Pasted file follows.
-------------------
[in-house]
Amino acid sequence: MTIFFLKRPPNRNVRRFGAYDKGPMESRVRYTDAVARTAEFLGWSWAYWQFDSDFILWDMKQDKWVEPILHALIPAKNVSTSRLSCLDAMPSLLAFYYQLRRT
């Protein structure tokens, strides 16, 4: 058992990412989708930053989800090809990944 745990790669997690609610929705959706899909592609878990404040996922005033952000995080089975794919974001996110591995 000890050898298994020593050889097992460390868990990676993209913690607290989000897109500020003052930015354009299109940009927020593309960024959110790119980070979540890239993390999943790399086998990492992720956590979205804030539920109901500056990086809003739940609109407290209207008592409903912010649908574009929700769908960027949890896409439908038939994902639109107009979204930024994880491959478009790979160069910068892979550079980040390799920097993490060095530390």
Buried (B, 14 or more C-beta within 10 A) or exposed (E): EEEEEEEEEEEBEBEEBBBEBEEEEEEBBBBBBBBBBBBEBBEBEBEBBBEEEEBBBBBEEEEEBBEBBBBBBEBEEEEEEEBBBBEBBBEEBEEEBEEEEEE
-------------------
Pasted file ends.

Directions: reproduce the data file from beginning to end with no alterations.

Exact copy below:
[in-house]
Amino acid sequence: MTIFFLKRPPNRNVRRFGAYDKGPMESRVRYTDAVARTAEFLGWSWAYWQFDSDFILWDMKQDKWVEPILHALIPAKNVSTSRLSCLDAMPSLLAFYYQLRRT
């Protein structure tokens, strides 16, 4: 058992990412989708930053989800090809990944 745990790669997690609610929705959706899909592609878990404040996922005033952000995080089975794919974001996110591995 000890050898298994020593050889097992460390868990990676993209913690607290989000897109500020003052930015354009299109940009927020593309960024959110790119980070979540890239993390999943790399086998990492992720956590979205804030539920109901500056990086809003739940609109407290209207008592409903912010649908574009929700769908960027949890896409439908038939994902639109107009979204930024994880491959478009790979160069910068892979550079980040390799920097993490060095530390």
Buried (B, 14 or more C-beta within 10 A) or exposed (E): EEEEEEEEEEEBEBEEBBBEBEEEEEEBBBBBBBBBBBBEBBEBEBEBBBEEEEBBBBBEEEEEBBEBBBBBBEBEEEEEEEBBBBEBBBEEBEEEBEEEEEE